Wednesday, August 17, 2022

When Ethics Trump All In Direct Selling

Direct selling, at its core, is a retail channel aimed at getting quality products and services into the hands of consumers.

However, to paraphrase the World Federation of Direct Selling Associations, the business model isn’t only about customer sales. It’s also about the millions of entrepreneurial-minded individuals who have been empowered by direct selling to become their own bosses and prosper.

Regrettably, as popular as direct selling is and despite the boom it’s currently experiencing, accusations of scams continue to be levelled at the industry. And one of the biggest allegations is that the direct sales model is unethical and illegal.

But is it really?

There are, and always will be, unscrupulous companies and individuals that engage in shady behaviour and seek to lie and cheat their way to profits. Yet, what is also true is that direct selling has been around for hundreds of years, and as far as industries go, it continues to empower millions and spur economic growth to this day.

Most importantly, in terms of the biggest and best direct selling organisations, what is always evident is strict adherence to rules of conduct.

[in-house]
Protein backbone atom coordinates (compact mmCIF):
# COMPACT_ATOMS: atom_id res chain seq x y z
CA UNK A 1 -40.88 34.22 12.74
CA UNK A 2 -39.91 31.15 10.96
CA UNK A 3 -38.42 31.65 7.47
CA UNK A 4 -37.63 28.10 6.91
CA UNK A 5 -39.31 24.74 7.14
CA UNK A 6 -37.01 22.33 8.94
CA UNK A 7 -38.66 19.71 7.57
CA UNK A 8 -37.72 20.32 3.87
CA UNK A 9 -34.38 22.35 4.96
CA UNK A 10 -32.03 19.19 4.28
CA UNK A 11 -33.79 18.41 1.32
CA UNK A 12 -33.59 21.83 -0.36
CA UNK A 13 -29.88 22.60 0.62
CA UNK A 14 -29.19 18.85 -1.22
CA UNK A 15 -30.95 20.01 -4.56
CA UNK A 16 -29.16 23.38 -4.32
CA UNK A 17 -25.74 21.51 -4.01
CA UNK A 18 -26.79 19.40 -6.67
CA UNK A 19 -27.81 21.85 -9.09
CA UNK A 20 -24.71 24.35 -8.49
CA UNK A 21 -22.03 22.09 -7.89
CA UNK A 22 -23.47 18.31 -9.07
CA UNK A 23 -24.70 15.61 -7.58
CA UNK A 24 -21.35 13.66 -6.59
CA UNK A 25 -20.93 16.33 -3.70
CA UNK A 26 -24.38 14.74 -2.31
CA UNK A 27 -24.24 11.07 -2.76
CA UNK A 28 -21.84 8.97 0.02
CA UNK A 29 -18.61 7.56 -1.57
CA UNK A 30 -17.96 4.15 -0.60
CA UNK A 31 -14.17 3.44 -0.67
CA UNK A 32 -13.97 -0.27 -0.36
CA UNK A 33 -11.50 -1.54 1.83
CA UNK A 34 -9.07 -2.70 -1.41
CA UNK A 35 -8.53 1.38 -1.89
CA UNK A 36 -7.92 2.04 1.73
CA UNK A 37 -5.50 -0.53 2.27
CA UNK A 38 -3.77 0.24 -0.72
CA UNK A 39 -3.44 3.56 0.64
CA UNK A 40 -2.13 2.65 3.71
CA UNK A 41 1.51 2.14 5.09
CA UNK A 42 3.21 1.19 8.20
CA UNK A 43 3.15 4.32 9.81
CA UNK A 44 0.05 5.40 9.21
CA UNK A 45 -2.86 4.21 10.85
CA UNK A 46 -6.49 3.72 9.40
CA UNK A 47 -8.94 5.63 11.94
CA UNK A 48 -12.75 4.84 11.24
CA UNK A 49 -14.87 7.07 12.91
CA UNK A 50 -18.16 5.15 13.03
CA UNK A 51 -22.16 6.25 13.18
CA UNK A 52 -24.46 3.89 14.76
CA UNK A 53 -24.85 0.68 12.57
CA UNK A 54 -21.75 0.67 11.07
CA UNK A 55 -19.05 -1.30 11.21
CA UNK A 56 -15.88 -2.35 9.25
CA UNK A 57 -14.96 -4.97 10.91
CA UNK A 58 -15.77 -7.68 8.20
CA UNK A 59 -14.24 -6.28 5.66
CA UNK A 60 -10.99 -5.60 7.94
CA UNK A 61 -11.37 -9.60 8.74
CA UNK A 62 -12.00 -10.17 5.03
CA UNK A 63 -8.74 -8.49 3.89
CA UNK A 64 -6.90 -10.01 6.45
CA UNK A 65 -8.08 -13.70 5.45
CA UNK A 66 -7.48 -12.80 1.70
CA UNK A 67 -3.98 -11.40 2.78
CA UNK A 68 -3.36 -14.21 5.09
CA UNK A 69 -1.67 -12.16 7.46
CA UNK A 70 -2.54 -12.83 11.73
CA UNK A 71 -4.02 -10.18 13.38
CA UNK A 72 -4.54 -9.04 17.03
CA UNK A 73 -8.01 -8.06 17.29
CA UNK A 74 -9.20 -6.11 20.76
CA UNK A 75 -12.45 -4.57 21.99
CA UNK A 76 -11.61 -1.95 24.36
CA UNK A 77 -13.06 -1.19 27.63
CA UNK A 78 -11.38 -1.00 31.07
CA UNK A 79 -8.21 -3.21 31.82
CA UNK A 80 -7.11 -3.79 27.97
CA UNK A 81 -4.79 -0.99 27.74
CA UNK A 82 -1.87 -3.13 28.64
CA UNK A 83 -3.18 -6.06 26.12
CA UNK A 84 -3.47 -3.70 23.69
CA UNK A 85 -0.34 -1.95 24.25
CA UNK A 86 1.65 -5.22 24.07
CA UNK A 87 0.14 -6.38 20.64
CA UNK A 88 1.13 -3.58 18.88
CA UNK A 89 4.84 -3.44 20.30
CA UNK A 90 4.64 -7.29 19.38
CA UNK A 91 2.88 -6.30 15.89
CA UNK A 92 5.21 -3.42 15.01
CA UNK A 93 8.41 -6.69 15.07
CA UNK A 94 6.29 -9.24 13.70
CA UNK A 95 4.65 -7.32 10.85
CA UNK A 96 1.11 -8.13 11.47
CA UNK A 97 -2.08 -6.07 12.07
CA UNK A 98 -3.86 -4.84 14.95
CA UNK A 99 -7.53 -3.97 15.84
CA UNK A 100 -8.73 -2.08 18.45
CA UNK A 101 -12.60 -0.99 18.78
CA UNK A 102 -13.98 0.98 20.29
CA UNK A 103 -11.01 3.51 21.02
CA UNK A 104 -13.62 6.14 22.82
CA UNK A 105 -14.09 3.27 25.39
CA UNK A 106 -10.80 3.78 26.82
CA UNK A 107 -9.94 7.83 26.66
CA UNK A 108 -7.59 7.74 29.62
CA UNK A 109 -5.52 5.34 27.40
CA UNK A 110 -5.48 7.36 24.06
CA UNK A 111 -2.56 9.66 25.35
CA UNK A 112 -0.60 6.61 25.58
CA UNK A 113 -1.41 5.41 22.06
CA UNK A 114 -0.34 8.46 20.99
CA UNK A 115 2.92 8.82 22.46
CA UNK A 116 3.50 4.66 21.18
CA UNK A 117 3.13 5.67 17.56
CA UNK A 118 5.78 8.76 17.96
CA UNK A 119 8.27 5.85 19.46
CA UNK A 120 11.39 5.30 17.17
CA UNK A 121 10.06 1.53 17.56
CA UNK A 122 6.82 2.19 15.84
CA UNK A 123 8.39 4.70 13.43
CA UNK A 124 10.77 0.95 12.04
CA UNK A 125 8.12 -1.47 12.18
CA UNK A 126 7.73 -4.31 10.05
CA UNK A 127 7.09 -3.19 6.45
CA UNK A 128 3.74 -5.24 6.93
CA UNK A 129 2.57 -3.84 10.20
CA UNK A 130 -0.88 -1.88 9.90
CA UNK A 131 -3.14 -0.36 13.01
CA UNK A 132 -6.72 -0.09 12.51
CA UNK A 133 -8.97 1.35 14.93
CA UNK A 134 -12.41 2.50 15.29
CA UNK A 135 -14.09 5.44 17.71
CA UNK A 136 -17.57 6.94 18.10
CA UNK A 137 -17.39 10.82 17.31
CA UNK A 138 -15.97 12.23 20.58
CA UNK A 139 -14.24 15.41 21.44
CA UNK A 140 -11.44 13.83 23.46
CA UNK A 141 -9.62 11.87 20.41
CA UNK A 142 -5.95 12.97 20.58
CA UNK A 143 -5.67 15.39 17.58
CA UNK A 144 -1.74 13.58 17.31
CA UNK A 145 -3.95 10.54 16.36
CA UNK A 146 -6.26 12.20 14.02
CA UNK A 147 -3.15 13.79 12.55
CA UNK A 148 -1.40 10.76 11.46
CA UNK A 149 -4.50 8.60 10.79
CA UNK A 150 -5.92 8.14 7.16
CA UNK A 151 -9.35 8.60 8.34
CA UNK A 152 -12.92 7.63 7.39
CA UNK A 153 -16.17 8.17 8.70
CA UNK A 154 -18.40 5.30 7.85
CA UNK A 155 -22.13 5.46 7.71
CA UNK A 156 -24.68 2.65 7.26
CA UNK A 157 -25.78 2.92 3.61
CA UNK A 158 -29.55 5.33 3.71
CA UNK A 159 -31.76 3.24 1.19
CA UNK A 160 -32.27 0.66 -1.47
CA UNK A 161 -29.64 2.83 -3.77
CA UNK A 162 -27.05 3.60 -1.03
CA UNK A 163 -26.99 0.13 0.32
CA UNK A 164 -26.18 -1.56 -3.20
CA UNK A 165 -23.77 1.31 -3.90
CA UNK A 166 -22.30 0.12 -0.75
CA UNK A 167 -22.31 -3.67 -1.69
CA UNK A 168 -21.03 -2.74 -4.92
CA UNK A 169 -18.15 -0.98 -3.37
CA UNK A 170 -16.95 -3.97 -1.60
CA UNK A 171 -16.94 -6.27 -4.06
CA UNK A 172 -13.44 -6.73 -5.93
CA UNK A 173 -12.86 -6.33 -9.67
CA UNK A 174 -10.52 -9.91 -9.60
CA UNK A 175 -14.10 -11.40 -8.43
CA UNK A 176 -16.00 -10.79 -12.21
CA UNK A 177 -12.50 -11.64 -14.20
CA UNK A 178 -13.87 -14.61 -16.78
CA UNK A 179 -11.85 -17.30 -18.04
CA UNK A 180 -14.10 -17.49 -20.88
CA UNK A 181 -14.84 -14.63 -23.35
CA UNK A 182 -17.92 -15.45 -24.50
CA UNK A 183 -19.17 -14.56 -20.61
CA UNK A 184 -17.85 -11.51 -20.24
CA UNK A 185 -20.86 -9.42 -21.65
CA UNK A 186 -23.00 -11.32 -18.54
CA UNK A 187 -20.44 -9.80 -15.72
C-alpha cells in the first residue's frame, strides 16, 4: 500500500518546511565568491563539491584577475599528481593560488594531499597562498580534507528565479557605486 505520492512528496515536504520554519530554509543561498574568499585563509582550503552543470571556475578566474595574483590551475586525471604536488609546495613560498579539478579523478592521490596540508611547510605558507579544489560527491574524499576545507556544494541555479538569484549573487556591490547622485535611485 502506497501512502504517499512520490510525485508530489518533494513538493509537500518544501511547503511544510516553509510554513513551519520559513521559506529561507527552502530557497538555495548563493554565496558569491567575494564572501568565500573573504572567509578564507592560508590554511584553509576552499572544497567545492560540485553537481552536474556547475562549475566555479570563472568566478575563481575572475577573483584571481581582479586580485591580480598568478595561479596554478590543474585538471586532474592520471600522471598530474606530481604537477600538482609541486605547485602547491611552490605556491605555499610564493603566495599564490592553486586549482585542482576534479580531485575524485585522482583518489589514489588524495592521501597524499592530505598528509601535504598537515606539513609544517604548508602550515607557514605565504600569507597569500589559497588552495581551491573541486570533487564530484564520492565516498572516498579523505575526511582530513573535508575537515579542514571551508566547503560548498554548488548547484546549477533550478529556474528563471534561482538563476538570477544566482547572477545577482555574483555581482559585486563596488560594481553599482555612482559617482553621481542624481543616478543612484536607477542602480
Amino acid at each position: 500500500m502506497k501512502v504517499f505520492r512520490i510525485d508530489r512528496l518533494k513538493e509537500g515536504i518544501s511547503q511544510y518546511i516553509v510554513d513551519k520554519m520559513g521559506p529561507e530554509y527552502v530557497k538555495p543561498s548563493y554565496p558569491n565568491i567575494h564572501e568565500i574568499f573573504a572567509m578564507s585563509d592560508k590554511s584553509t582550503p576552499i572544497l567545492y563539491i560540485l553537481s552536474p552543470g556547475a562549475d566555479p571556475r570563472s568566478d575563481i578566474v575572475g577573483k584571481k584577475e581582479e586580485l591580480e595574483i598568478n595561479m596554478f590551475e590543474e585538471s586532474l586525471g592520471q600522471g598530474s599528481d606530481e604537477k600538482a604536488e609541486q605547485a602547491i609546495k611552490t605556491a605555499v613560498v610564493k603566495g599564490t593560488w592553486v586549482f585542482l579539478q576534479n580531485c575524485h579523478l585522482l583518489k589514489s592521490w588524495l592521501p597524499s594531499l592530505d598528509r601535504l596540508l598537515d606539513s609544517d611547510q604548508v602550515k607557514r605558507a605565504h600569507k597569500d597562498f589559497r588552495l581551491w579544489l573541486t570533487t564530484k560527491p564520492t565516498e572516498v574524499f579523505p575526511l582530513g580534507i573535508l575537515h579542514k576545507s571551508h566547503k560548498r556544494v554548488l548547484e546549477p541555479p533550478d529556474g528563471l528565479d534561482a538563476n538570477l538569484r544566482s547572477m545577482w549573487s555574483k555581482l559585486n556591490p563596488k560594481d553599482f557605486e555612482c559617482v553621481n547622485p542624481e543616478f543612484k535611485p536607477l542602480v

QNET, for example, has a comprehensive Code of Ethics — based on equally detailed Policies and Procedures — that all distributors are required to observe.

In fact, ethical and professional conduct are such important aspects of QNET’s approach to direct selling that the company has published a list of Red Lines — essentially 10 clear rules which should never be violated — to drive home their importance. Breaching these Red Lines can result in show-cause notices, suspension orders and even immediate termination.

What are QNET’s 10 Red Lines?

  1. Registering minors
  2. Lying about QNET, its business, or compensation plan
  3. Illegal transfer or holding Prospects against their free will
  4. Confiscating the passport or personal documents or phones of Prospects
  5. Forcing a Prospect to sign up as an IR / to purchase a product
  6. Cheating Prospects / Downlines
  7. Manipulating the registration process
  8. Establishing an IR office in violation of country laws or QNET rules
  9. Abusing the name of QNET
  10. Bringing QNET into any form of disrepute

These are among the areas that are constantly monitored by the company’s Network Compliance Department, and where QNET practises zero-tolerance.

Violations of the law

Not every business operates within the letter of the law. Indeed, there have been reported cases over the years of fly-by-night “companies” and individuals seeking to make profits in stark defiance of enacted legislation.

At QNET, however, the rules are clear — compliance with the law is mandatory.

Of course, not every country has specific rules and regulations for direct selling. So in those instances, QNET complies with the law in all other possible ways. This includes ensuring the company is registered, and its business taxes are paid.

Any and all illegal activity by distributors is also immediately followed by disciplinary action and termination of association with QNET.